Monday 14 May 2012

Could the Schiele case affect the protection of a good faith purchaser?

Egon Schiele's
"Seated Woman with a Bent Left leg (Torso)",1917
An Egon Schiele drawing from 1917, Seated Woman With a Bent Left Leg (Torso), has been the center of a legal battle since 2005, in which US collector David Bakalar and Austrian art collector Franz Friedrich Grünbaum’s heirs (Czech citizen Milos Vavra and the New York resident Leon Fischer) are fighting to establish ownership. 

Grünbaum’s heirs claim that the Nazis stole the painting from their ancestor (Grünbaum fled Vienna in 1938 and died at the Dachau concentration camp in 1941), while Bakalar argues instead that Grünbaum’s sister-in-law, Mathilde Lukacs, sold the drawing to the Swiss dealer Eberhard Kornfeld of the Galerie Gutekunst in 1956. Then, Kornfeld sold the piece to the Galerie St Etienne in New York and, in 1963 Bakalar bought the work from the Manhattan dealer in “good faith”. 

In 2005 and 2011 the courts ruled in Bakalar’s favor, but renewed uncertainties as the case reaches an appeals court prompted the Art Dealers Association of America (ADAA), the Society of London Art Dealers (SLAD), and the UK dealer Richard Nagy to lobby in support of Bakalar’s claim.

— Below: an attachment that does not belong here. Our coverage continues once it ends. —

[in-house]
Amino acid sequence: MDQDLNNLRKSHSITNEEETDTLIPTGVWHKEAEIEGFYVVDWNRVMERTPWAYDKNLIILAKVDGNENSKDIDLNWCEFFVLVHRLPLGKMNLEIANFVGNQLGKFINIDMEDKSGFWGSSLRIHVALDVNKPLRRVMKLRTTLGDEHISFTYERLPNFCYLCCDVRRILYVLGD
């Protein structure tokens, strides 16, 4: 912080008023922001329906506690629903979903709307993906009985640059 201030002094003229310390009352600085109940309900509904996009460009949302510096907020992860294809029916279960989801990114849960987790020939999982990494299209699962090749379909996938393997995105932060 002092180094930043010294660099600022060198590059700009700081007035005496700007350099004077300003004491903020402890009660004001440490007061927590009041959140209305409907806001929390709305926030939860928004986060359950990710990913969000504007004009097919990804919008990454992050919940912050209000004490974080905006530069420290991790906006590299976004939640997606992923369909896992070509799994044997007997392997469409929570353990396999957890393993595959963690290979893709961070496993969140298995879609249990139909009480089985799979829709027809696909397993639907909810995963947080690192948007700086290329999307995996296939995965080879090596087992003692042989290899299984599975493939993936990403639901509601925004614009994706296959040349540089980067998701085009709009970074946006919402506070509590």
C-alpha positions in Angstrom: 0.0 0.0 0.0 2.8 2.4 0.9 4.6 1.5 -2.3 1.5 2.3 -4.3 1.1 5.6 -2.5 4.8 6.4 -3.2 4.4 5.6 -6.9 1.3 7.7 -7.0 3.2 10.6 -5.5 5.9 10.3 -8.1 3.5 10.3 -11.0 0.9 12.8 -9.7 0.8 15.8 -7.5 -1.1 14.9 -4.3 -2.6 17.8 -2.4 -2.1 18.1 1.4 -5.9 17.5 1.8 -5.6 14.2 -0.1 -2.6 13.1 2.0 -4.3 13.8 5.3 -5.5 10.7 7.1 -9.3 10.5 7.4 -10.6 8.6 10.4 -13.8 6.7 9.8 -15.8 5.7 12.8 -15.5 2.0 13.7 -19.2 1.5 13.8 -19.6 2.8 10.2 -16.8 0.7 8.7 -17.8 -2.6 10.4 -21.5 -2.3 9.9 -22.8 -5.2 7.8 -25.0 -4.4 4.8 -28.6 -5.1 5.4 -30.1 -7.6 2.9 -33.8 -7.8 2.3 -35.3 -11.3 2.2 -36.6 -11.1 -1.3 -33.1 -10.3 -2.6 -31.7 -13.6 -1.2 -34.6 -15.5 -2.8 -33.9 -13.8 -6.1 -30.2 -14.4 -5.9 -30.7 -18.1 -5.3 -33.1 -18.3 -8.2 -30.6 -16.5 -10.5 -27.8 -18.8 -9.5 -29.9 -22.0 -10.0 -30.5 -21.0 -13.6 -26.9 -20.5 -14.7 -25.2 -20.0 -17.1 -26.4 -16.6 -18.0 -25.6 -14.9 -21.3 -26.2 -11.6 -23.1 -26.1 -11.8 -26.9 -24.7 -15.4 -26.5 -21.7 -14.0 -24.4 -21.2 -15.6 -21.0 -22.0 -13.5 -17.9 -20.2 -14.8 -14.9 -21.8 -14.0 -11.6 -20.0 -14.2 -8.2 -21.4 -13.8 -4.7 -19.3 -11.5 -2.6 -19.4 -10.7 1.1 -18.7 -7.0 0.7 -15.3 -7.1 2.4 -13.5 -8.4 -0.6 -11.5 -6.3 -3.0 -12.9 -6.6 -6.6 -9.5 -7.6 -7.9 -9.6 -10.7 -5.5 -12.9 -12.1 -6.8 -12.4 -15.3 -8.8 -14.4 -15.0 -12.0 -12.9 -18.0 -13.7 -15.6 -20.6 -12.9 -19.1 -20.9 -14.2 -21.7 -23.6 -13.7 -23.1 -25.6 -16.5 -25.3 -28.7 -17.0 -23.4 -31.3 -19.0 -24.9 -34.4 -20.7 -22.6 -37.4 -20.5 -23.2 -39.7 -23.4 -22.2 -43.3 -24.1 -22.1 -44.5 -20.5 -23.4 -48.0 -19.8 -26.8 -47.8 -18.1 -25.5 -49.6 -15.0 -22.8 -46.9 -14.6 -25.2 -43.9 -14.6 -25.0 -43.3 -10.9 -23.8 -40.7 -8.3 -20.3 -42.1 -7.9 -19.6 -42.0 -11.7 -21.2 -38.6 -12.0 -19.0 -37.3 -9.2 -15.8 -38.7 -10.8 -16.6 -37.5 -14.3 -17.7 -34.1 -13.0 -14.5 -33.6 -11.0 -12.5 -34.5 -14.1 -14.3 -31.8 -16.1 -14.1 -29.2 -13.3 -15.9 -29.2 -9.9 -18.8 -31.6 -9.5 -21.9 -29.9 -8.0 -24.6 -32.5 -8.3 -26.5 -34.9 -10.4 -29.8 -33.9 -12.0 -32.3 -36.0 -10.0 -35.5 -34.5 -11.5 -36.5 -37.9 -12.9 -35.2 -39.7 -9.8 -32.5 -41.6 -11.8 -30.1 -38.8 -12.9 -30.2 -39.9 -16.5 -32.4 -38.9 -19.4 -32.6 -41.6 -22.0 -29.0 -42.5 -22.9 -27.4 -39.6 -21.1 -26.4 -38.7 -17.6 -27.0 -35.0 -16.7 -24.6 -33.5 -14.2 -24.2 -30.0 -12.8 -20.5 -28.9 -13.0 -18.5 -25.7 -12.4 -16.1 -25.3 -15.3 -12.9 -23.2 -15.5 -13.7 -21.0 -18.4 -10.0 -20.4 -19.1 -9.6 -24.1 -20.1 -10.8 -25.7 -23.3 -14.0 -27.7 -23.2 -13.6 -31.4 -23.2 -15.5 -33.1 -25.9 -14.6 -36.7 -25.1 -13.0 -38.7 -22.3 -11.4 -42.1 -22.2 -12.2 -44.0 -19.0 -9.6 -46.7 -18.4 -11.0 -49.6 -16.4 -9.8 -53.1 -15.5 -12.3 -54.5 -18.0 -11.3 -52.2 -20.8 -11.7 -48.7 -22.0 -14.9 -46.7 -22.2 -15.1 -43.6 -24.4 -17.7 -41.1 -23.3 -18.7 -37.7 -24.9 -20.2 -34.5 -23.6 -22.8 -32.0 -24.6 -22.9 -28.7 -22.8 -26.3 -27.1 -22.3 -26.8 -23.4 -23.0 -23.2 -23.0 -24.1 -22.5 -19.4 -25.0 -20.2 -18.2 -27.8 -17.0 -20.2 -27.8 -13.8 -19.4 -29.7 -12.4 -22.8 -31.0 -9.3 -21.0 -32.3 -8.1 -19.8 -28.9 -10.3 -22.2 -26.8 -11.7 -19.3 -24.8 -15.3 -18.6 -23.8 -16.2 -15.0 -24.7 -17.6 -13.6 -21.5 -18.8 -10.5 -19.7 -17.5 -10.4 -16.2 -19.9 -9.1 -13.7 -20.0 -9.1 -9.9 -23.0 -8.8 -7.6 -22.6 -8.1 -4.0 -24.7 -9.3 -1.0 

The trio has filed an amici curiae statement (a “friends of the court” supporting brief), urging  the court to uphold the portion of the law that protects “good faith” purchases and, in particular, the laches doctrine, which safeguards purchaser showing that a claimant delayed unreasonably in pursuing a claim.

The group is worried because of the new legal arguments the Grünbaum’s heirs are seeking : firstly, that the “duties of diligence relevant to a laches defence inquiry trigger only after the true owner learns of the location of the stolen chattel”, secondly, that the “knowledge or actions of a claimant’s ancestors cannot be imputed to the claimants when determining if laches should apply”. 

If the Court accepts this new interpration, the application of the laches doctrine will be dramatically affected according to the group. The trio argues that this doctrine, which forms a major part of Bakalar’s defence and  is commonly used in disputes over titles to works of art, constitutes the only defence a good-faith purchaser has against a claim.   

The group deems that without such protection, time for claimants or for their heirs to file a recovery action will be limitless and collectors might take their business to other States where “the laws are more favourable to good-faith purchasers”. 

But Vavra and Fischer's lawyers counterclaim that their clients do not want to eliminate this protection but emphasise that the onus should be on “purchasers to show that they have exercised due diligence".

In your opinion should be favored the good faith purchaser?

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